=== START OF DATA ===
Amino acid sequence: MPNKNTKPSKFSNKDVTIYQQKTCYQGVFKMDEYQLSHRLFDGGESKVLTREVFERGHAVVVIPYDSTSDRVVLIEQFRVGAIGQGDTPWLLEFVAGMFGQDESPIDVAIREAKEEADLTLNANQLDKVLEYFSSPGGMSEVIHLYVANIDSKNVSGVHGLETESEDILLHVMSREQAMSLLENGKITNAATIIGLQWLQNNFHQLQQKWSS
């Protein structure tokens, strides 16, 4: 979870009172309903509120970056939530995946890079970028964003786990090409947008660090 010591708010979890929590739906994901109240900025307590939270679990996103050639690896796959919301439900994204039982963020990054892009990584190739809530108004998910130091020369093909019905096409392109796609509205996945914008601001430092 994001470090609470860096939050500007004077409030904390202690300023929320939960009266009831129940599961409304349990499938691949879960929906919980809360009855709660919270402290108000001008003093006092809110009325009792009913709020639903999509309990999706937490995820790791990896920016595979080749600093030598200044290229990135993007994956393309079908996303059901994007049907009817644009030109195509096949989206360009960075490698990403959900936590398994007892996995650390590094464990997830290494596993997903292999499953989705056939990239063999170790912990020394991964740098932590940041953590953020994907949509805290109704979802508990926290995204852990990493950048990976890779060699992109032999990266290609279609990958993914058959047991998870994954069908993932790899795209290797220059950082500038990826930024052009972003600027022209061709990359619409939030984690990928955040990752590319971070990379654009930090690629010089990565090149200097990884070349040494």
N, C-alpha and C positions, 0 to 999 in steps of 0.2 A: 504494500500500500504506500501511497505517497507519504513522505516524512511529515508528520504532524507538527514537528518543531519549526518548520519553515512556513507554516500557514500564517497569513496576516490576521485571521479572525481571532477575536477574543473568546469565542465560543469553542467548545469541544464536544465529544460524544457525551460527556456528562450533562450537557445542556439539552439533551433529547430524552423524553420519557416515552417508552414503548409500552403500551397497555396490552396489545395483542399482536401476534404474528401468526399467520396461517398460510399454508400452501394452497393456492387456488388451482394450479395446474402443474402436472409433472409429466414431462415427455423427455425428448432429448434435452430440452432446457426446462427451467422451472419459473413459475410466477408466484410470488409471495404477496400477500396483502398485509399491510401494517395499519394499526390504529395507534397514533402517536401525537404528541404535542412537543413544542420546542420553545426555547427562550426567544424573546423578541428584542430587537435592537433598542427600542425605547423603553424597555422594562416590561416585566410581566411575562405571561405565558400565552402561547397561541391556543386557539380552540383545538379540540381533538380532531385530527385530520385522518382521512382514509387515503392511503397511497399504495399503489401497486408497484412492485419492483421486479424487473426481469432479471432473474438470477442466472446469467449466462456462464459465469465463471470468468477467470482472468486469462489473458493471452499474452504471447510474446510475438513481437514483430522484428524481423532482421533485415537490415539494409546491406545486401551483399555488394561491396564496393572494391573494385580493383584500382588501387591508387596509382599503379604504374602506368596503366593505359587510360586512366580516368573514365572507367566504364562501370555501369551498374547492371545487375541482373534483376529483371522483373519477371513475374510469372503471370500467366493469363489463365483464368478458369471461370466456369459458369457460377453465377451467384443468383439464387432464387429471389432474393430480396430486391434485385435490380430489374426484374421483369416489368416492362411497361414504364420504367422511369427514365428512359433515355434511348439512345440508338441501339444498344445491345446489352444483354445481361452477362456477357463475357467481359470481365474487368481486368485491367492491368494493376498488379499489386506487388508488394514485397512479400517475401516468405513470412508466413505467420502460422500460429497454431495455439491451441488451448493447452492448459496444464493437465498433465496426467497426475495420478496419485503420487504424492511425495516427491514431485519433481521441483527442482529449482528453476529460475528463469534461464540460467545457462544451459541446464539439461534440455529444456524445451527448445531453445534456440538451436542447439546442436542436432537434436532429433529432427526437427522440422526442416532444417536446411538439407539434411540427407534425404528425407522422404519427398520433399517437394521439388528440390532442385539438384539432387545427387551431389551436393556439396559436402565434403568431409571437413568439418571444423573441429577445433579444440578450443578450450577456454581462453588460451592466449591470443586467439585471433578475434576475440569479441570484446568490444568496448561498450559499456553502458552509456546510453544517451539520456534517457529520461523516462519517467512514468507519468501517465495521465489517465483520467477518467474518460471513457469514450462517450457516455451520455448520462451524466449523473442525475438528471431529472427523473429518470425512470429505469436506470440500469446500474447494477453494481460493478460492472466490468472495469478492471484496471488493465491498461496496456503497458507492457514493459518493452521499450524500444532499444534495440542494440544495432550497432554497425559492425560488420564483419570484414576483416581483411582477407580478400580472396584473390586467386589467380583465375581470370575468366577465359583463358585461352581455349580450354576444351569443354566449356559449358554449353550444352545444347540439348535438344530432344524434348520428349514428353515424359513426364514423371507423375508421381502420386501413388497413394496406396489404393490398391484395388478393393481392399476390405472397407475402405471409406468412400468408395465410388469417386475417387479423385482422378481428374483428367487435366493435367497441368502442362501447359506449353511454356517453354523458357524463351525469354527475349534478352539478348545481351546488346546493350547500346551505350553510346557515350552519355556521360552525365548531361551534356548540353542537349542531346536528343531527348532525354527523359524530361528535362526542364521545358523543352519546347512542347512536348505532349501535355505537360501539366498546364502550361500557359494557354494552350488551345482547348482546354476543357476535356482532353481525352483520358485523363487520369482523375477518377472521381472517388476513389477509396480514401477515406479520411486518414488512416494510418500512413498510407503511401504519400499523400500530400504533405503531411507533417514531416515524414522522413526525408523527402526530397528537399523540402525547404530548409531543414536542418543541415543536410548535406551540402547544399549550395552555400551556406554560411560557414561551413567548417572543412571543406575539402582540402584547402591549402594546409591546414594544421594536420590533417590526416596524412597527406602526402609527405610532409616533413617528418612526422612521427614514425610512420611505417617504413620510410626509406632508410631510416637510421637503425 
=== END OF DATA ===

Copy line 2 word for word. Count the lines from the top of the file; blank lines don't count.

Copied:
């Protein structure tokens, strides 16, 4: 979870009172309903509120970056939530995946890079970028964003786990090409947008660090 010591708010979890929590739906994901109240900025307590939270679990996103050639690896796959919301439900994204039982963020990054892009990584190739809530108004998910130091020369093909019905096409392109796609509205996945914008601001430092 994001470090609470860096939050500007004077409030904390202690300023929320939960009266009831129940599961409304349990499938691949879960929906919980809360009855709660919270402290108000001008003093006092809110009325009792009913709020639903999509309990999706937490995820790791990896920016595979080749600093030598200044290229990135993007994956393309079908996303059901994007049907009817644009030109195509096949989206360009960075490698990403959900936590398994007892996995650390590094464990997830290494596993997903292999499953989705056939990239063999170790912990020394991964740098932590940041953590953020994907949509805290109704979802508990926290995204852990990493950048990976890779060699992109032999990266290609279609990958993914058959047991998870994954069908993932790899795209290797220059950082500038990826930024052009972003600027022209061709990359619409939030984690990928955040990752590319971070990379654009930090690629010089990565090149200097990884070349040494």